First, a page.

In description of the present invention, reference will be made to test results. Water and alcohol repellency determinations were made as follows: the Mason Jar tests were carried out in accordance with INDA Standard Test Method IST #80.7-70 using both saline and 6% isopropanol solutions. Impact determinations were made using AATCC Test Method 42-1977. Porosity measurements are standard Frazier determinations in cubic feet per minute. Bacteria filtration efficiencies were determined in accordance with the "Nichols" procedure as described in MIL STD 39654 or MIL M-36431B.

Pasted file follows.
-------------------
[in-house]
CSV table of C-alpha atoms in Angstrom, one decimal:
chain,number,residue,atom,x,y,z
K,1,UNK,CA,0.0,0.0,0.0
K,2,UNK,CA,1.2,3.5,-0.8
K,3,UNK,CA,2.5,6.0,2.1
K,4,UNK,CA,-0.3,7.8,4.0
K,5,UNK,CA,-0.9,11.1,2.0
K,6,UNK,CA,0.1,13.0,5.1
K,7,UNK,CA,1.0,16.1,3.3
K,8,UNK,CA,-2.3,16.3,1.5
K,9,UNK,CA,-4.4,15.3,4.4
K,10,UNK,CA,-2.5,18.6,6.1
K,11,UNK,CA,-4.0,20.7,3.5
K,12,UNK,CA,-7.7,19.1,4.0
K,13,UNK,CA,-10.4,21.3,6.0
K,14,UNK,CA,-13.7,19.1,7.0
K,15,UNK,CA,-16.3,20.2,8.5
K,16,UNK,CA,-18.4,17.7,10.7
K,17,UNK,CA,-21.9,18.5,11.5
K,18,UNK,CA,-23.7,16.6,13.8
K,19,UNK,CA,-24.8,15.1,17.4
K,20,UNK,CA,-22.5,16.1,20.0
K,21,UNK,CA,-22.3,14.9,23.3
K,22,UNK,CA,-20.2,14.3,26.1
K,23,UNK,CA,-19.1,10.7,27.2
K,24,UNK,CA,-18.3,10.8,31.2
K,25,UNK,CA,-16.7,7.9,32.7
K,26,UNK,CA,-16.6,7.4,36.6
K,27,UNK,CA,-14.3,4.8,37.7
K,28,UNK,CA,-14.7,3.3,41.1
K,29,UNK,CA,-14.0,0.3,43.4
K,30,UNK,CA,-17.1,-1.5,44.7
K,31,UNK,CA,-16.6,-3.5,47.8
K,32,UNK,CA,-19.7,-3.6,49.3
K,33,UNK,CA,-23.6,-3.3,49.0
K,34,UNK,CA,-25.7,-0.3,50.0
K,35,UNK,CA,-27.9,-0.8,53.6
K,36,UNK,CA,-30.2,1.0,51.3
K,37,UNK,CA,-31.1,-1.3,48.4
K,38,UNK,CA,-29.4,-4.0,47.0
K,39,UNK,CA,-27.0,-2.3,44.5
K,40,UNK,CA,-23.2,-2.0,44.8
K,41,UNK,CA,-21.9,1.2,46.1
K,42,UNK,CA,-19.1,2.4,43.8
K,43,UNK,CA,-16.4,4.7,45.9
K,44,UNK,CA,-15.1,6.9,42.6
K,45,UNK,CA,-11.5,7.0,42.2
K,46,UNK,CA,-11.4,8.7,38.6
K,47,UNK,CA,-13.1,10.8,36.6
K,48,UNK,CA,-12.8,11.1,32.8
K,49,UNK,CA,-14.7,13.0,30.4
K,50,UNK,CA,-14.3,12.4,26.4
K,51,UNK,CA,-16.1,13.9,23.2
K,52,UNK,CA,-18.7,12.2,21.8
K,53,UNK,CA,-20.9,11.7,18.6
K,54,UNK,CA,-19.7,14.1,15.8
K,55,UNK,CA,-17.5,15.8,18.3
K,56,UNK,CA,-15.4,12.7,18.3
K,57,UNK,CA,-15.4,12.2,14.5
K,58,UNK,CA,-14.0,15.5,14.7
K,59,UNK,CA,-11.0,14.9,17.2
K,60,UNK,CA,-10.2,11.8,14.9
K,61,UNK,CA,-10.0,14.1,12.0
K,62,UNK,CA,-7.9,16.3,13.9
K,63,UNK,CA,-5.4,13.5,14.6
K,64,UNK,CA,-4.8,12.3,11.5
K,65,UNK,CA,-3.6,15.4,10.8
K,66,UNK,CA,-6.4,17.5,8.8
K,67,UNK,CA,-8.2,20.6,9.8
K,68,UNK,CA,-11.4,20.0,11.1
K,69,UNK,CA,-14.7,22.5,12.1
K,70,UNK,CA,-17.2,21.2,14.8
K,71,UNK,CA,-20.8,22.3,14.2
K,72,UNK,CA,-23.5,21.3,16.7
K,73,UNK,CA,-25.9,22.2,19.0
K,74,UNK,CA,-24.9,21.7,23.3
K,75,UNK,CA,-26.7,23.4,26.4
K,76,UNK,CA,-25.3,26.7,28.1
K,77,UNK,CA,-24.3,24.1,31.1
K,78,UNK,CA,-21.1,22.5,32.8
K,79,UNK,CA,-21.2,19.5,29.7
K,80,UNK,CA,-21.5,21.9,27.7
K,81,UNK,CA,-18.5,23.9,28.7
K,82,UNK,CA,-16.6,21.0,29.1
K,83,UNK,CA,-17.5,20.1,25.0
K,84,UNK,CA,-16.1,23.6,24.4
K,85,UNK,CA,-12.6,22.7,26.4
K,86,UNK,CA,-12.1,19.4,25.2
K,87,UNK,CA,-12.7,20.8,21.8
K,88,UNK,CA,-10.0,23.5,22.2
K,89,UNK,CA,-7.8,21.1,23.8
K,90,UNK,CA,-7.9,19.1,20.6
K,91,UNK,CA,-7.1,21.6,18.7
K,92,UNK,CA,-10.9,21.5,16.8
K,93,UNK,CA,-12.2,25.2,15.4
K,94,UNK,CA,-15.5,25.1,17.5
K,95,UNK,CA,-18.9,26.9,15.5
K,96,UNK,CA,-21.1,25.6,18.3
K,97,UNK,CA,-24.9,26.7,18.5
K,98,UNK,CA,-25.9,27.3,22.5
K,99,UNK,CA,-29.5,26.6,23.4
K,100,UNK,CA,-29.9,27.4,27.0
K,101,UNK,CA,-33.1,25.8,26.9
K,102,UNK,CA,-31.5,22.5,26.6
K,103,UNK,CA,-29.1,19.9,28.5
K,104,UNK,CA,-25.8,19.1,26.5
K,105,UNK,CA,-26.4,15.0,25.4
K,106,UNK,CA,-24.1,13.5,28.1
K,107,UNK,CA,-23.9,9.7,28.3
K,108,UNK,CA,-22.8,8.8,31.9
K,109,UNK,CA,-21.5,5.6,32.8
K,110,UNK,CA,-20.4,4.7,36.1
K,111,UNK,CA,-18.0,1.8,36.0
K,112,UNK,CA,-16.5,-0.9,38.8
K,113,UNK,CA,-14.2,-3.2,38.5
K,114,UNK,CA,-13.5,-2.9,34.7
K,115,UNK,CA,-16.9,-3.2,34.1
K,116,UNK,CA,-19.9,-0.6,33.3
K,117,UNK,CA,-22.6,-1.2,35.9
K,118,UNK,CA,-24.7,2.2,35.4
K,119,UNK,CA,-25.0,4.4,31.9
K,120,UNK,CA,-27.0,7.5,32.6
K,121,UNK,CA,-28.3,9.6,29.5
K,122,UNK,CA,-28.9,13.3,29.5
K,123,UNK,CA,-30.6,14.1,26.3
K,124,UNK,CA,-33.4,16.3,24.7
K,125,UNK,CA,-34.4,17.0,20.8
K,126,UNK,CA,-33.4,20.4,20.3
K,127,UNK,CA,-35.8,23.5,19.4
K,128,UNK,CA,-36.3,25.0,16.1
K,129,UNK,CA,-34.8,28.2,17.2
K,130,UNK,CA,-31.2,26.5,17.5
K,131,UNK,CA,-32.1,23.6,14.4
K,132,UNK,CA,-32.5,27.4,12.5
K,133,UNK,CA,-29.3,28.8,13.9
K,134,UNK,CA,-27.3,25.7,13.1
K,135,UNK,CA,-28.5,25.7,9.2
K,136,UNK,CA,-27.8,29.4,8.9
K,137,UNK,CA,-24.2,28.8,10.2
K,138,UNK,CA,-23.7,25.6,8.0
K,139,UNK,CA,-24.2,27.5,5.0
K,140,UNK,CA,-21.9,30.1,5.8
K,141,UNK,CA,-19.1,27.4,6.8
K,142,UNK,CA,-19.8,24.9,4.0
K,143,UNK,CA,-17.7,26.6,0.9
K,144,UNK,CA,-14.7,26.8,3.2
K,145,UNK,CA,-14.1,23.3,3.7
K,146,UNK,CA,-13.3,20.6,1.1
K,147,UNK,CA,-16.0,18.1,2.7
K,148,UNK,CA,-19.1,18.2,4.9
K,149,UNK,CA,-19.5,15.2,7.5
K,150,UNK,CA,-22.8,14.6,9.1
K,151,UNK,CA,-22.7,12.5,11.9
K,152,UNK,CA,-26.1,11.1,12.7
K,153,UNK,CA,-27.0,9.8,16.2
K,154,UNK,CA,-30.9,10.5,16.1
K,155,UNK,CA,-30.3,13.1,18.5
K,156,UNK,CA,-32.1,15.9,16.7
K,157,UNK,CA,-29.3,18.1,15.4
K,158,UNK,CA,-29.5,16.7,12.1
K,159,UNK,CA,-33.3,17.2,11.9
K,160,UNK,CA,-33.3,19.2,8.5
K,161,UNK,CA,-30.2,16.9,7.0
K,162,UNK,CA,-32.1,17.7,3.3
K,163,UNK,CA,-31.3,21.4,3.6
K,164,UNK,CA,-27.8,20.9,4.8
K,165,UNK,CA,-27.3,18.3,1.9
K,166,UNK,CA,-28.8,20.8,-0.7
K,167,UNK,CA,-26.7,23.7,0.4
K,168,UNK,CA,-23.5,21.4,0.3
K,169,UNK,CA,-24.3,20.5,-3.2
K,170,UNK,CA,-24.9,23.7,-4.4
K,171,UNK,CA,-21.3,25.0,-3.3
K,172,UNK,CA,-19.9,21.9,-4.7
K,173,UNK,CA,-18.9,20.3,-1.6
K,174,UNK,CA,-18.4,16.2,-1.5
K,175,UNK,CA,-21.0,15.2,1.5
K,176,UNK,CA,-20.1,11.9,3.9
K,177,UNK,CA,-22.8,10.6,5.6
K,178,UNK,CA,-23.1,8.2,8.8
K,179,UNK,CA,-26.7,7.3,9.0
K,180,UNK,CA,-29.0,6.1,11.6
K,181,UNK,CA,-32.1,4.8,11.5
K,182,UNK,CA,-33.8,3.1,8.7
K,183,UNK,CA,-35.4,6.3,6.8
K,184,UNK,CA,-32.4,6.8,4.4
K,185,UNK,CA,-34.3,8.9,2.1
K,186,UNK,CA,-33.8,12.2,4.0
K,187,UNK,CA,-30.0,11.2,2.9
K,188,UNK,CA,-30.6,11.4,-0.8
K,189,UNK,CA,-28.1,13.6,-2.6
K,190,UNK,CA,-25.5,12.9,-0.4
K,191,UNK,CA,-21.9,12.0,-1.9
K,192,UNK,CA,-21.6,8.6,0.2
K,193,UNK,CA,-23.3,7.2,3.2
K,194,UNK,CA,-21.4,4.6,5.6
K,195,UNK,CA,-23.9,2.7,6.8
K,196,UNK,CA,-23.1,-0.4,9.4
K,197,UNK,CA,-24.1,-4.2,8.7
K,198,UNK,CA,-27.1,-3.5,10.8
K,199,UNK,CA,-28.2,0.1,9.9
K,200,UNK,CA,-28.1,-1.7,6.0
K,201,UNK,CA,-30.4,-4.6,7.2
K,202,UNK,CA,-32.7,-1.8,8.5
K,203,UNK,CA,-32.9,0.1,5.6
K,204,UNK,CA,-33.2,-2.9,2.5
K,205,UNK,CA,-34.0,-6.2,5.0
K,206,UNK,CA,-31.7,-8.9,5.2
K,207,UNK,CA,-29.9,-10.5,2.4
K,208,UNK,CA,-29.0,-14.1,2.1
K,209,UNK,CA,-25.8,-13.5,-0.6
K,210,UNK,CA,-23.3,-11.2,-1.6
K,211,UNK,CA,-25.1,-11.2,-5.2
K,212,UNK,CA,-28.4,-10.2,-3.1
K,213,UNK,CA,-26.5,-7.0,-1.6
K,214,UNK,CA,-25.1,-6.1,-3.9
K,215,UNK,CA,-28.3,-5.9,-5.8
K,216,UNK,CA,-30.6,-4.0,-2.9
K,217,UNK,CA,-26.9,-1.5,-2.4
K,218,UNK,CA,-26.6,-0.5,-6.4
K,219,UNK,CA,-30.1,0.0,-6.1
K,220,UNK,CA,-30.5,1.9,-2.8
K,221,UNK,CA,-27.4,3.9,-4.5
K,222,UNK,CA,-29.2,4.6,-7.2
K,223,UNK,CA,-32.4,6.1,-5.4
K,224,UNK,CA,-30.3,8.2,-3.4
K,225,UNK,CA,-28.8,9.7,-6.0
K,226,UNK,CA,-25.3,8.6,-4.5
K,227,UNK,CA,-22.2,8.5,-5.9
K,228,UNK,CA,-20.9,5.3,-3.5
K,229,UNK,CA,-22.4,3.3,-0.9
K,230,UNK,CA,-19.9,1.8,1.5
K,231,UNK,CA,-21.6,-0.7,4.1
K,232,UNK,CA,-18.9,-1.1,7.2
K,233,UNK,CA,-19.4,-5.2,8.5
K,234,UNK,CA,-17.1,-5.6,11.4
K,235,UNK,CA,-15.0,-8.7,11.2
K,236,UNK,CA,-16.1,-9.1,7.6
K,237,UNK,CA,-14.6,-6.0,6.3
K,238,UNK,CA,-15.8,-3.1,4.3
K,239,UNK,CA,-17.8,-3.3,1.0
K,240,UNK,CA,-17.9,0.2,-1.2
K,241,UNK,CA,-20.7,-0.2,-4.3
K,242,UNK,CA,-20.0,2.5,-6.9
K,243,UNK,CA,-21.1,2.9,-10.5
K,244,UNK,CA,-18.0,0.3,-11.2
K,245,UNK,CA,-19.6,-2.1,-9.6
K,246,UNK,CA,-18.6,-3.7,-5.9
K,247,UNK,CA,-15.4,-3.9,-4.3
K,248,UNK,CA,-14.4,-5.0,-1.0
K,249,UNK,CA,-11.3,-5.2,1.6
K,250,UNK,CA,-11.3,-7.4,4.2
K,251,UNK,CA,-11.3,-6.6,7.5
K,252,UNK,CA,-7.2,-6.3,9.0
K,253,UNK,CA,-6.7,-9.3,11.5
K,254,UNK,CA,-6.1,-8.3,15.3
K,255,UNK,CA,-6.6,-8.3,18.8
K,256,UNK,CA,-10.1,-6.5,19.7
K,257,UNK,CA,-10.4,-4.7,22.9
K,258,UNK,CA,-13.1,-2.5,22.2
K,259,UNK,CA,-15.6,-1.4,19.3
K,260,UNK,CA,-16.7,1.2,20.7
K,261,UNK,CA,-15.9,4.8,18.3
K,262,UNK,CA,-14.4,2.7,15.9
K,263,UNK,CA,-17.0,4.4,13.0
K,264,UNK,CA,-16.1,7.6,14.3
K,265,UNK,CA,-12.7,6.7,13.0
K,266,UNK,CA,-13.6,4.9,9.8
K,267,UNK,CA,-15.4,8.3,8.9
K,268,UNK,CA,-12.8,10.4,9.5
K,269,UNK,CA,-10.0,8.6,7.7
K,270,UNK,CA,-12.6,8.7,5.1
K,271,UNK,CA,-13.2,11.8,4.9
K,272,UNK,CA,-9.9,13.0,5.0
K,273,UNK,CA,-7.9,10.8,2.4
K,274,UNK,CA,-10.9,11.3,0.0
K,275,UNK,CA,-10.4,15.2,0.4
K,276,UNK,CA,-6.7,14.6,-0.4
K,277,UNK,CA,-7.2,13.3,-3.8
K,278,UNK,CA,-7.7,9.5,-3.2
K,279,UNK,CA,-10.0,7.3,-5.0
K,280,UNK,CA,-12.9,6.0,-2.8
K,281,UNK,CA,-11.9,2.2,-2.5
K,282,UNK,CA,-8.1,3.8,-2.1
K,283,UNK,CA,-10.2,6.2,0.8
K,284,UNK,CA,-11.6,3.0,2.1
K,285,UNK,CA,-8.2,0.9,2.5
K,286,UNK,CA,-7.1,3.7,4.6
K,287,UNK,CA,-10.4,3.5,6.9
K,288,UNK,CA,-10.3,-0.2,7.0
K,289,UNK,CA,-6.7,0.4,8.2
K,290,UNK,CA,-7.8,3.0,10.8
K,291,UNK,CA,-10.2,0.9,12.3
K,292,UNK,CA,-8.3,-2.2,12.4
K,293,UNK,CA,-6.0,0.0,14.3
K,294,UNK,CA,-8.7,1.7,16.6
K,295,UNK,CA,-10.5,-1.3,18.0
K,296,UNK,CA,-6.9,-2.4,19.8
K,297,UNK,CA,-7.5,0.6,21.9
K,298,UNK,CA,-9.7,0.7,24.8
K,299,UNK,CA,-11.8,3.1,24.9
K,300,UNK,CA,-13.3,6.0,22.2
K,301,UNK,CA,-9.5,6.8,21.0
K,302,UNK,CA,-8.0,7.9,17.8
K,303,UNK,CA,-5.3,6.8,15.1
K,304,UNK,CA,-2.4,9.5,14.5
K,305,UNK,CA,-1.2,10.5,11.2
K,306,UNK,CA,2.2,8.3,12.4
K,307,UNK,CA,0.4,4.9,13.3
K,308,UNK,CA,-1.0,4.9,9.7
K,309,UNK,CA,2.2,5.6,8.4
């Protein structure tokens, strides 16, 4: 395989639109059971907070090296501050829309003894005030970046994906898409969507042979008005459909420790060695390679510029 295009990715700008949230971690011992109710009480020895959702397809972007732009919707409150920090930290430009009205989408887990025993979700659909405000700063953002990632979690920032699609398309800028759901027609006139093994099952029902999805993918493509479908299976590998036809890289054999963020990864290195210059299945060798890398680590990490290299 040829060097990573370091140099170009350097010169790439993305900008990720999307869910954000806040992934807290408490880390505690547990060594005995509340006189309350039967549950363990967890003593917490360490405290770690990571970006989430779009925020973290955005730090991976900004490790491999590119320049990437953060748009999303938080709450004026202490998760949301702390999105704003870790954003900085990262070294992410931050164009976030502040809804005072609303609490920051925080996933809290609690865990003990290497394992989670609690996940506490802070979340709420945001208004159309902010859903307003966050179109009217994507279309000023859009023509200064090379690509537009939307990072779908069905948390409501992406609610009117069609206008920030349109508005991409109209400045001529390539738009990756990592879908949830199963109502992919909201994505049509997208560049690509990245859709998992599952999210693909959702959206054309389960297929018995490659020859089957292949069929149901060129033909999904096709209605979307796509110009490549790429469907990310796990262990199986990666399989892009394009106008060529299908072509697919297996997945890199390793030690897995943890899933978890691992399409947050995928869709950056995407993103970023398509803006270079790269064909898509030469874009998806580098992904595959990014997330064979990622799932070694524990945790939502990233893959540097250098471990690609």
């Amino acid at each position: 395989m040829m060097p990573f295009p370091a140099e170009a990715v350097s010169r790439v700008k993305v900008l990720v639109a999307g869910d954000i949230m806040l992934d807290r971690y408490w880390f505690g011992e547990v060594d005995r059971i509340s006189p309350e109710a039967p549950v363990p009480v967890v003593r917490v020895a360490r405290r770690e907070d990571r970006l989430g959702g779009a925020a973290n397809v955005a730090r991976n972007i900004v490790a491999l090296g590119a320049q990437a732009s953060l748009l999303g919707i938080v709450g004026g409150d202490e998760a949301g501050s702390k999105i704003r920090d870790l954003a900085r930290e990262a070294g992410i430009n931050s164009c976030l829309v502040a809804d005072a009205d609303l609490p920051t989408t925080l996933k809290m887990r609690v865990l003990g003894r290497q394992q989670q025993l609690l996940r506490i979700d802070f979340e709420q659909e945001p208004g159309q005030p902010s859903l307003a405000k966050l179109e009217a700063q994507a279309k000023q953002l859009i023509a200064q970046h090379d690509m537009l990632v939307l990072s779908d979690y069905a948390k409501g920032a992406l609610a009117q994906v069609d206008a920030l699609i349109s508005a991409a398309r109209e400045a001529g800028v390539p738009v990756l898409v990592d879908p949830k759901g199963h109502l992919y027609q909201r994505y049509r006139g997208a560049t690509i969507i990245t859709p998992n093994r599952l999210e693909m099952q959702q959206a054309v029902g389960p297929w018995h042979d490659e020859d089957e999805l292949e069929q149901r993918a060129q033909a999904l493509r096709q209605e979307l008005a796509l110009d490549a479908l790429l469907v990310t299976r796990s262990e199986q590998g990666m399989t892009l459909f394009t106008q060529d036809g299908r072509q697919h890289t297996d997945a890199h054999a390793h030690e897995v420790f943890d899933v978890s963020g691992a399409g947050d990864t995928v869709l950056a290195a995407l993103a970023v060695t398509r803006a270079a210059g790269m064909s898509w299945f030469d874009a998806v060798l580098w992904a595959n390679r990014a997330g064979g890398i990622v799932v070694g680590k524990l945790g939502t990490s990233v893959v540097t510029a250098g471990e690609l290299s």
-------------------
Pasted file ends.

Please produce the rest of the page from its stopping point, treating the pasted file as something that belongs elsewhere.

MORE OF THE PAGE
The present invention results from the combination of a centrally disposed reinforcing scrim web with a low porosity tissue layer on one side and a layer of microfibers on the other side of the scrim web. For improved feel and appearance, the tissue layer preferably includes multiple plies of low porosity tissue, each having a basis weight in the range of from about 15 to 18.5 grams/square meter (gsm) preferably 16.3 to 17.0 gsm for a total basis weight of tissue of about 30 to 37 gsm. It is also preferred that the tissue be formed from fibers that are underrefined; as used herein that term means that the fibers have received little or no refining. To achieve the desired low porosity, the tissue may be formed in accordance with disclosures in U.S. Pat. No. 3,224,928 to Lee and Lamb dated Dec. 21, 1965, U.S. Pat. No. 3,360,428 to Loynd dated Dec. 26, 1967, U.S. Pat. No. 3,373,080 to Appel, Graham, and Sanford dated Mar. 12, 1968, U.S. Pat. No. 3,400,045 to Graham dated Sept. 3, 1968 and U.S. Pat. No. 3,652,390 to Peterson dated Mar. 28, 1972, for example. For further discussion of porosity reference may be made to U.S. Pat. No. 3,837,996 to Braun and Knauer dated Sept. 24, 1974. Therein it is explained that tissue customarily does not have low porosity but such may be achieved by control of forming speeds, selection of fine mesh forming wire or the use of very fine fibers as will be apparent to those skilled in the papermaking art. For further control of porosity, the tissue web may be lightly calendered. As a result of any combination of these measures, the Frazier porosity of the two-ply tissue useful in accordance with the invention will be in the range of from about 12 to about 30 cubic feet per minute (CFM), preferably in the range of from about 15 to about 25 CFM.